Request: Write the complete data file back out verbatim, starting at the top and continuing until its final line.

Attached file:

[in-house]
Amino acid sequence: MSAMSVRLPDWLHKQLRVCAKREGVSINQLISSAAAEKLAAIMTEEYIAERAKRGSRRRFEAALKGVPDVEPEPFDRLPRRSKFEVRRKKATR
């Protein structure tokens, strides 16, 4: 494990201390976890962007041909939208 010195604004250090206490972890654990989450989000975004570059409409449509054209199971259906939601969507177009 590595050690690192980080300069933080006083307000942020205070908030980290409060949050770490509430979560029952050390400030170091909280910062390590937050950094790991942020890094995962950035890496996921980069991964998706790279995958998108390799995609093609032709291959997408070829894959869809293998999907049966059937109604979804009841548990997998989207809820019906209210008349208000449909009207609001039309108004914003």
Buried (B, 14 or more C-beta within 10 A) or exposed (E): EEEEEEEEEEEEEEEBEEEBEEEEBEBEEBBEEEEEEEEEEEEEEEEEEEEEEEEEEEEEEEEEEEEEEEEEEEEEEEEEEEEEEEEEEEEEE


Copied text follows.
[in-house]
Amino acid sequence: MSAMSVRLPDWLHKQLRVCAKREGVSINQLISSAAAEKLAAIMTEEYIAERAKRGSRRRFEAALKGVPDVEPEPFDRLPRRSKFEVRRKKATR
């Protein structure tokens, strides 16, 4: 494990201390976890962007041909939208 010195604004250090206490972890654990989450989000975004570059409409449509054209199971259906939601969507177009 590595050690690192980080300069933080006083307000942020205070908030980290409060949050770490509430979560029952050390400030170091909280910062390590937050950094790991942020890094995962950035890496996921980069991964998706790279995958998108390799995609093609032709291959997408070829894959869809293998999907049966059937109604979804009841548990997998989207809820019906209210008349208000449909009207609001039309108004914003």
Buried (B, 14 or more C-beta within 10 A) or exposed (E): EEEEEEEEEEEEEEEBEEEBEEEEBEBEEBBEEEEEEEEEEEEEEEEEEEEEEEEEEEEEEEEEEEEEEEEEEEEEEEEEEEEEEEEEEEEEE